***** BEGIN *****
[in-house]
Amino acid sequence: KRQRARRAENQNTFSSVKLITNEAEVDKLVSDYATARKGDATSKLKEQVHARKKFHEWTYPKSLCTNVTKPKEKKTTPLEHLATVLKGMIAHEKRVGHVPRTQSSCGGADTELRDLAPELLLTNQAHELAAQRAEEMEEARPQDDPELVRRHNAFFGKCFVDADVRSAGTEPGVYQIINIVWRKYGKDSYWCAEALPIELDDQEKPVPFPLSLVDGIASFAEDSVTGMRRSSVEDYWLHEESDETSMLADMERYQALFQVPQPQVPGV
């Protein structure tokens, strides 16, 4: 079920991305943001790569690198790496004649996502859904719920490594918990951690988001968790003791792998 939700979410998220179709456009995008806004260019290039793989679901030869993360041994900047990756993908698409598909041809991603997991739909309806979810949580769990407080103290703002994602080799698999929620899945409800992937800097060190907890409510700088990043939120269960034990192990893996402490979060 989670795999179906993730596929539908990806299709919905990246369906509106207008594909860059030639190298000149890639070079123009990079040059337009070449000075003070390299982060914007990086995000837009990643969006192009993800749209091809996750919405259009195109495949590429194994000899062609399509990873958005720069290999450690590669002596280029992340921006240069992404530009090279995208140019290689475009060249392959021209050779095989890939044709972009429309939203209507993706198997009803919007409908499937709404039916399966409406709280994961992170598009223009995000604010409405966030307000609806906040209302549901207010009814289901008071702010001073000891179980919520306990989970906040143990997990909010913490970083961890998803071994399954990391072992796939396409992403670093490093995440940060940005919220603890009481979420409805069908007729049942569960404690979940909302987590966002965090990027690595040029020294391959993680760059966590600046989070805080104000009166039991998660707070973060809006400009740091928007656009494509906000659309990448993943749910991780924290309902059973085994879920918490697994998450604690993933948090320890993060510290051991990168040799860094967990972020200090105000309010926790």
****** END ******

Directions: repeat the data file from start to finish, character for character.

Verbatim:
[in-house]
Amino acid sequence: KRQRARRAENQNTFSSVKLITNEAEVDKLVSDYATARKGDATSKLKEQVHARKKFHEWTYPKSLCTNVTKPKEKKTTPLEHLATVLKGMIAHEKRVGHVPRTQSSCGGADTELRDLAPELLLTNQAHELAAQRAEEMEEARPQDDPELVRRHNAFFGKCFVDADVRSAGTEPGVYQIINIVWRKYGKDSYWCAEALPIELDDQEKPVPFPLSLVDGIASFAEDSVTGMRRSSVEDYWLHEESDETSMLADMERYQALFQVPQPQVPGV
């Protein structure tokens, strides 16, 4: 079920991305943001790569690198790496004649996502859904719920490594918990951690988001968790003791792998 939700979410998220179709456009995008806004260019290039793989679901030869993360041994900047990756993908698409598909041809991603997991739909309806979810949580769990407080103290703002994602080799698999929620899945409800992937800097060190907890409510700088990043939120269960034990192990893996402490979060 989670795999179906993730596929539908990806299709919905990246369906509106207008594909860059030639190298000149890639070079123009990079040059337009070449000075003070390299982060914007990086995000837009990643969006192009993800749209091809996750919405259009195109495949590429194994000899062609399509990873958005720069290999450690590669002596280029992340921006240069992404530009090279995208140019290689475009060249392959021209050779095989890939044709972009429309939203209507993706198997009803919007409908499937709404039916399966409406709280994961992170598009223009995000604010409405966030307000609806906040209302549901207010009814289901008071702010001073000891179980919520306990989970906040143990997990909010913490970083961890998803071994399954990391072992796939396409992403670093490093995440940060940005919220603890009481979420409805069908007729049942569960404690979940909302987590966002965090990027690595040029020294391959993680760059966590600046989070805080104000009166039991998660707070973060809006400009740091928007656009494509906000659309990448993943749910991780924290309902059973085994879920918490697994998450604690993933948090320890993060510290051991990168040799860094967990972020200090105000309010926790």